After months of contention, the Detroit Police Department has been granted approval to continue using facial recognition software to identify suspects, but with some added safeguards to prevent abuse.
The Board of Police Commissioners voted 8-3 on Thursday in favor of a policy guiding use of the technology. It includes more than 20 new limitations.
The Free Press reports they include:
• The police department cannot apply the facial recognition software to live-stream or recorded videos; the department can only use the technology on still images.
• The department is prohibited from using facial recognition to assess a person's immigration status.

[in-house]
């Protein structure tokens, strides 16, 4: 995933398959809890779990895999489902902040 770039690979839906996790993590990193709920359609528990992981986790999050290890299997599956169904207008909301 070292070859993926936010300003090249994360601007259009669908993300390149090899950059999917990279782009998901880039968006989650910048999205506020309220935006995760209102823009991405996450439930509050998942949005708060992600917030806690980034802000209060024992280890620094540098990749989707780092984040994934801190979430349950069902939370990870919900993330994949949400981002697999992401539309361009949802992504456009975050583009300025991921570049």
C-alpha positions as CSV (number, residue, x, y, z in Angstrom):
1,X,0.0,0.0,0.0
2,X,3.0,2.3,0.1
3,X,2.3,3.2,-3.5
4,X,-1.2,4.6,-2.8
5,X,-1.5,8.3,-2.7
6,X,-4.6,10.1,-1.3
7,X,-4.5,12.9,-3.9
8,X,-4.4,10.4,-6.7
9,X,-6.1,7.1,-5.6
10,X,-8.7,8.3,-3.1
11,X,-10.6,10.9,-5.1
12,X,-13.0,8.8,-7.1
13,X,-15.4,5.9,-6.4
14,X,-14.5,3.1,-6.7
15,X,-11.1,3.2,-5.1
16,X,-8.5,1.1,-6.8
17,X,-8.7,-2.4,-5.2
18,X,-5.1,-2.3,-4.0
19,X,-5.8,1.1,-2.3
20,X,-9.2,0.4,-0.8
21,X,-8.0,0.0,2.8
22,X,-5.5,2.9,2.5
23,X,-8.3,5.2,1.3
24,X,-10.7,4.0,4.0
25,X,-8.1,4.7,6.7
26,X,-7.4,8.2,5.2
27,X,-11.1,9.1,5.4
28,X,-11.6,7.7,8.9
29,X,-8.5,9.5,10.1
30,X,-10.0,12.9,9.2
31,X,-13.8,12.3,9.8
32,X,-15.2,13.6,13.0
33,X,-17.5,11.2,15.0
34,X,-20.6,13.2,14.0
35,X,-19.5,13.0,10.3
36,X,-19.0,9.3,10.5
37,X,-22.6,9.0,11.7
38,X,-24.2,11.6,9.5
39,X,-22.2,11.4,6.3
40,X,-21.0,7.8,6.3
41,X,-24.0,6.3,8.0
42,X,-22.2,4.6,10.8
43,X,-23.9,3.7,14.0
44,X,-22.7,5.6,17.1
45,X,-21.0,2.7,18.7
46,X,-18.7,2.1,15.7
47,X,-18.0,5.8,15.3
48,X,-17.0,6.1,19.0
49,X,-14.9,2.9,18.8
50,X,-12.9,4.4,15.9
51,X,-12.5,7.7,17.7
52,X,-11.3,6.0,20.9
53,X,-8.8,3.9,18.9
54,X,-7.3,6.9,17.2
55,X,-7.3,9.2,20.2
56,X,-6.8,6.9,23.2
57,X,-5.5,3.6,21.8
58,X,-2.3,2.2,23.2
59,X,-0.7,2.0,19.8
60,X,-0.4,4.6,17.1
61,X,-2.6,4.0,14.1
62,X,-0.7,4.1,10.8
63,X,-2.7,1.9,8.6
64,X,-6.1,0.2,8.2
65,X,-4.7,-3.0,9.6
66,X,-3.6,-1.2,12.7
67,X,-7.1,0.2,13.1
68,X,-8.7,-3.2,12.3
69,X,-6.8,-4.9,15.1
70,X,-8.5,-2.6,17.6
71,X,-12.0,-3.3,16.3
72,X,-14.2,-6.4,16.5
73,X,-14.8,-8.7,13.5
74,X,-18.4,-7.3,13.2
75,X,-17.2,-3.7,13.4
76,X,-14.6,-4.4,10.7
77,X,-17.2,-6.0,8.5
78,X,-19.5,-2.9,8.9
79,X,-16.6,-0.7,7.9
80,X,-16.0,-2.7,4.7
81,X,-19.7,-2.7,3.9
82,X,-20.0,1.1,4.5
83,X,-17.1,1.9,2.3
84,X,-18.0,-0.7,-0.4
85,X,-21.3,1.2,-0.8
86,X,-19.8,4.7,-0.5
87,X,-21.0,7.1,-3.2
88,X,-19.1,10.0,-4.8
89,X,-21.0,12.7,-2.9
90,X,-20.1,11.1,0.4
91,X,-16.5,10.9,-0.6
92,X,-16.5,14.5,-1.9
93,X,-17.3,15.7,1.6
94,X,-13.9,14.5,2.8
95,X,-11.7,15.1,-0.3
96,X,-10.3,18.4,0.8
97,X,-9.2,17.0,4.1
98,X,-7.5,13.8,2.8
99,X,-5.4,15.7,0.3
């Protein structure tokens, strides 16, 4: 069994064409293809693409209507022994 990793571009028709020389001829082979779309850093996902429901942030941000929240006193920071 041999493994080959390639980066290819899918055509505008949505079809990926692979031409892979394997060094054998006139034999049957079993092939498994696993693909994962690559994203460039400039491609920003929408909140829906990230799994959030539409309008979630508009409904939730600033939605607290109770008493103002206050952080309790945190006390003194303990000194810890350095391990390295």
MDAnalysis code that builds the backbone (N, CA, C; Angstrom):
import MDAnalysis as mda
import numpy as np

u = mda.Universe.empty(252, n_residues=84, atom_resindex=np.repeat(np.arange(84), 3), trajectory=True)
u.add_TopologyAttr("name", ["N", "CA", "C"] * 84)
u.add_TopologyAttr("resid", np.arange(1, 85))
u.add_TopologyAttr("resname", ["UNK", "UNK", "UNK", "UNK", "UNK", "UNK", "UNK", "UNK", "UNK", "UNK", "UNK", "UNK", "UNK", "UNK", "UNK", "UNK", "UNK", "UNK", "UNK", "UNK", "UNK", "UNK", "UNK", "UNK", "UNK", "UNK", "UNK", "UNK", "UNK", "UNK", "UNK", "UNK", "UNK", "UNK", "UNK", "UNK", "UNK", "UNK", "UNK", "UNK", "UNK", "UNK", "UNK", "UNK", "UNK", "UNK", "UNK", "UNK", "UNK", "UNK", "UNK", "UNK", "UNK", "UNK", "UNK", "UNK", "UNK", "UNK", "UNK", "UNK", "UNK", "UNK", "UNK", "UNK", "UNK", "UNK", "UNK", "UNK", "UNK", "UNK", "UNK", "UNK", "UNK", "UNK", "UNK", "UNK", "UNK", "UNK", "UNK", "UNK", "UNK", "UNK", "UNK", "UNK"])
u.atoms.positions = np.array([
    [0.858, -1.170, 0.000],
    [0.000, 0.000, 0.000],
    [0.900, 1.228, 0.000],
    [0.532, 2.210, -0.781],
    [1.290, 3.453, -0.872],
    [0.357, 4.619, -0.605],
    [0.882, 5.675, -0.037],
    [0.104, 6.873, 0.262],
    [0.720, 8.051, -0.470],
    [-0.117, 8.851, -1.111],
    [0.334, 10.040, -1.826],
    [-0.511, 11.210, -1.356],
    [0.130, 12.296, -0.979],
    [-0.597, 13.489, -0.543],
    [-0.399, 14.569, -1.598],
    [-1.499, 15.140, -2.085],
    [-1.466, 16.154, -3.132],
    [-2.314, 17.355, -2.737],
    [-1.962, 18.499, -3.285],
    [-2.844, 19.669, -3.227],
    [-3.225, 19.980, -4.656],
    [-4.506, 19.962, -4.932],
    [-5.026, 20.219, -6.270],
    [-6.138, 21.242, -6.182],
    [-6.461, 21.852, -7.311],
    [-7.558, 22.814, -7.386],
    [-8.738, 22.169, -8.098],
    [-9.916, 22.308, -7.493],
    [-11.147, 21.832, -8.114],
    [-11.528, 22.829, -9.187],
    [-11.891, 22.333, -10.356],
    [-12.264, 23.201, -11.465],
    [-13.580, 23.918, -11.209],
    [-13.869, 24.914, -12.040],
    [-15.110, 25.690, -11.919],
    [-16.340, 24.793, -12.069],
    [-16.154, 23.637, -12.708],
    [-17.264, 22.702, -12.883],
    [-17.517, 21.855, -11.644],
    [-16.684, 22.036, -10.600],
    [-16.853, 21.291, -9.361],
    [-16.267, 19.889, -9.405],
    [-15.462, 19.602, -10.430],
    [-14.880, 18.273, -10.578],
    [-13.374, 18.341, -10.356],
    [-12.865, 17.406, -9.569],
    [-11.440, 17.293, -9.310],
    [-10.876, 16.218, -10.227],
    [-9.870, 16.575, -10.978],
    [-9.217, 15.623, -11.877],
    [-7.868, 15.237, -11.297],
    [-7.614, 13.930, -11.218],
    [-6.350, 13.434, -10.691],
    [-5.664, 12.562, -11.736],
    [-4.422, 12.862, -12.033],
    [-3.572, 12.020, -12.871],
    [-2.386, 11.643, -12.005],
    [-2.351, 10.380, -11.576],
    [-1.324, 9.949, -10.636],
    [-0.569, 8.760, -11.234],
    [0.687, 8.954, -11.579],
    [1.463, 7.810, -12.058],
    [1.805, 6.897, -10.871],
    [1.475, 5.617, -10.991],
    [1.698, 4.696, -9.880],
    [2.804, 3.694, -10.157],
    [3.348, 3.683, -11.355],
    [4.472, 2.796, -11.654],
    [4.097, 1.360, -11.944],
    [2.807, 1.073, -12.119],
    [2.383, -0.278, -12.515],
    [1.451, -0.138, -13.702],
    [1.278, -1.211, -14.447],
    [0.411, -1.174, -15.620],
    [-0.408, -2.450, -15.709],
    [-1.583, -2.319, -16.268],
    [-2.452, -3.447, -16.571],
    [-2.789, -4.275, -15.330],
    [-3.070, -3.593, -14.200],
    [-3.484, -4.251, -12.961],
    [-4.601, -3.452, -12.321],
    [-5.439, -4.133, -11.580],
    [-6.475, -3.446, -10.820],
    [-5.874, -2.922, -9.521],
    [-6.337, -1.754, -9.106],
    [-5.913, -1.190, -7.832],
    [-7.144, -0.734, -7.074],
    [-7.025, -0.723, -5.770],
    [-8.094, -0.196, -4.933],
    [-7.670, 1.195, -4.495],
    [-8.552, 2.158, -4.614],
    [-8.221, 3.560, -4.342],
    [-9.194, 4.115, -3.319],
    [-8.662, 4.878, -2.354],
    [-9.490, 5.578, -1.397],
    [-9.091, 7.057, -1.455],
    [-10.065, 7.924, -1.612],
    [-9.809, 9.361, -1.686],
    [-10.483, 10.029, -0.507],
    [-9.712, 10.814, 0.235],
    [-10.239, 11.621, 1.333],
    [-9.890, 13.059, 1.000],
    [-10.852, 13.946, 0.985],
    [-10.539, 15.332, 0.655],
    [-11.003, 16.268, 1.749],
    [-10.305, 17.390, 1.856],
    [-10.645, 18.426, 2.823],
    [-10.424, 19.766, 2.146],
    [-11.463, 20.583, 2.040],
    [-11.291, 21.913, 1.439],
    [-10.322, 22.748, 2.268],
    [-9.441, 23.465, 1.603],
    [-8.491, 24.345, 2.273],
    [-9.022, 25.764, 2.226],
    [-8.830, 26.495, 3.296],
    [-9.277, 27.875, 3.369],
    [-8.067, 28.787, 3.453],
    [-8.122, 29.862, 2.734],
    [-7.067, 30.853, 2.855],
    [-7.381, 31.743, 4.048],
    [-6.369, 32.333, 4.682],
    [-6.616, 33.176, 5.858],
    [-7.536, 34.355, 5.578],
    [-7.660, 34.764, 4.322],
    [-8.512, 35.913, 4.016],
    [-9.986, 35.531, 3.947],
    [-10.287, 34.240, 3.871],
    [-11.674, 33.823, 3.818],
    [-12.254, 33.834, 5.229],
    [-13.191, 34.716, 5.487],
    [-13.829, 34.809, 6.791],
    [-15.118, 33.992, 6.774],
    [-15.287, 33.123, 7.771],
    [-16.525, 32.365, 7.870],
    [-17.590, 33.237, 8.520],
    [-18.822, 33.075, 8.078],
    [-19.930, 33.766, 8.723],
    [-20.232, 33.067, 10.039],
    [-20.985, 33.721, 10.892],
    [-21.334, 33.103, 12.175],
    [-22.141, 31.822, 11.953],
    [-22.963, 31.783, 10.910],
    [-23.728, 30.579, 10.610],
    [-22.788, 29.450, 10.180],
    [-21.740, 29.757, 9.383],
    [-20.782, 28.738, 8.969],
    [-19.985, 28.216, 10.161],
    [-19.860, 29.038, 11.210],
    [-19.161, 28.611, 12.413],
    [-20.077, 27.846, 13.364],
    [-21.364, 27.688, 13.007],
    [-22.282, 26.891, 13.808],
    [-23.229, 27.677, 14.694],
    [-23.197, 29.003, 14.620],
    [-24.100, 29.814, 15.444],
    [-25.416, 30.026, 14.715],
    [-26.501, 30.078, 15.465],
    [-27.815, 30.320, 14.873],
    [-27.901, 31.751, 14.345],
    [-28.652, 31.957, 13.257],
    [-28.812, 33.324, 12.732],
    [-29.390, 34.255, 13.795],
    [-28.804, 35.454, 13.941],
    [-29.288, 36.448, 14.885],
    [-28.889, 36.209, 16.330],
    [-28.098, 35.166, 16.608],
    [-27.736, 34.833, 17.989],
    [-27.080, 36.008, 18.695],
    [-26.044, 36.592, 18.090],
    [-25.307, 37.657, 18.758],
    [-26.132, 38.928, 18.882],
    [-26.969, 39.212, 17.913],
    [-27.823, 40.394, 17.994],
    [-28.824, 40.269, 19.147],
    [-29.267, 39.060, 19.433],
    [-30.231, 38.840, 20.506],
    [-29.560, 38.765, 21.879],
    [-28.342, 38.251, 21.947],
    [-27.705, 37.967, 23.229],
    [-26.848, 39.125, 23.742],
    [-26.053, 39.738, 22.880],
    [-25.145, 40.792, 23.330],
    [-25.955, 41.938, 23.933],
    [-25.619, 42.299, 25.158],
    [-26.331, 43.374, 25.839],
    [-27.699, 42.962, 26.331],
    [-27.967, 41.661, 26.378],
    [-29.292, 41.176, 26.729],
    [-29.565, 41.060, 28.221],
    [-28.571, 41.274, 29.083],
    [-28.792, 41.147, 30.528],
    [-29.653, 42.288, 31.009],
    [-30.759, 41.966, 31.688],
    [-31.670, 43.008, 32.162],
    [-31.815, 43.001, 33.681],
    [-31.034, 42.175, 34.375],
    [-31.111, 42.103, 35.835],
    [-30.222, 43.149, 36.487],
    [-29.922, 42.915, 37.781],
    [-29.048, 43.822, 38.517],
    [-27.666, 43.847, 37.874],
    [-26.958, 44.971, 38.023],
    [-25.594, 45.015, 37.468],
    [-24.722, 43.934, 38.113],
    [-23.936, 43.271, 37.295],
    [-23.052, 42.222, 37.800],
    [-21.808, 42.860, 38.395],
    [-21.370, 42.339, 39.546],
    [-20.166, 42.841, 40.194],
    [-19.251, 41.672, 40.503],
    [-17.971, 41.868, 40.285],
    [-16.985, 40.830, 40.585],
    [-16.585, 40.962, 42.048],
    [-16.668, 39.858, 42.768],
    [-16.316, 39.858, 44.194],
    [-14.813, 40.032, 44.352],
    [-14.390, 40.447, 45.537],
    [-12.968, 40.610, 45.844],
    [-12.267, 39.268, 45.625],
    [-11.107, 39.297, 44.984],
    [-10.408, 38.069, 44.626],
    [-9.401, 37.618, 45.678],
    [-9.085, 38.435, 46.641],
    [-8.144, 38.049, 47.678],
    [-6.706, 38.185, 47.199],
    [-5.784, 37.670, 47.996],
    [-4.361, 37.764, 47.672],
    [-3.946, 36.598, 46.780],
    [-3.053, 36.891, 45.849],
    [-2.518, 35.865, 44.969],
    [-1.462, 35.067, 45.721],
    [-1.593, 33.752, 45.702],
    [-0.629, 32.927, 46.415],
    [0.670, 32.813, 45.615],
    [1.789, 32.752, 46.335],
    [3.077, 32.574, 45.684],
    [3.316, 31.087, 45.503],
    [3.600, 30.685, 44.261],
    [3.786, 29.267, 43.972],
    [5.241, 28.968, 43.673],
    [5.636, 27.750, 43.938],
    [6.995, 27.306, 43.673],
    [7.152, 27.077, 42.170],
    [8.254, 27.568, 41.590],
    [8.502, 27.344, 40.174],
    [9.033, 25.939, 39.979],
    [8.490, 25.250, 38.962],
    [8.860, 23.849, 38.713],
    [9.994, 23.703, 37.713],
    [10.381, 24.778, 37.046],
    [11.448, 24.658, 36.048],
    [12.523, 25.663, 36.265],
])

• The technology is only to be used for investigations involving first-degree home invasion or "part 1 violent crimes," which are defined as robbery, sexual assault, aggravated assault or homicide.
• Facial recognition cannot be used to surveil the public.
Opponents had sought an outright ban, citing the technology's surveillance capabilities and its tendency to misidentify people, particularly people of color. Cities including San Francisco and Somerville, Massachusetts have banned the technology.
The Detroit Police Department was using facial recognition for nearly two years with no written rules. In March, it implemented internal guidelines, and in May, it brought a proposal before the board, citing controversy surrounding the issue.
The late-stage action has raised questions about the board's oversight capacity.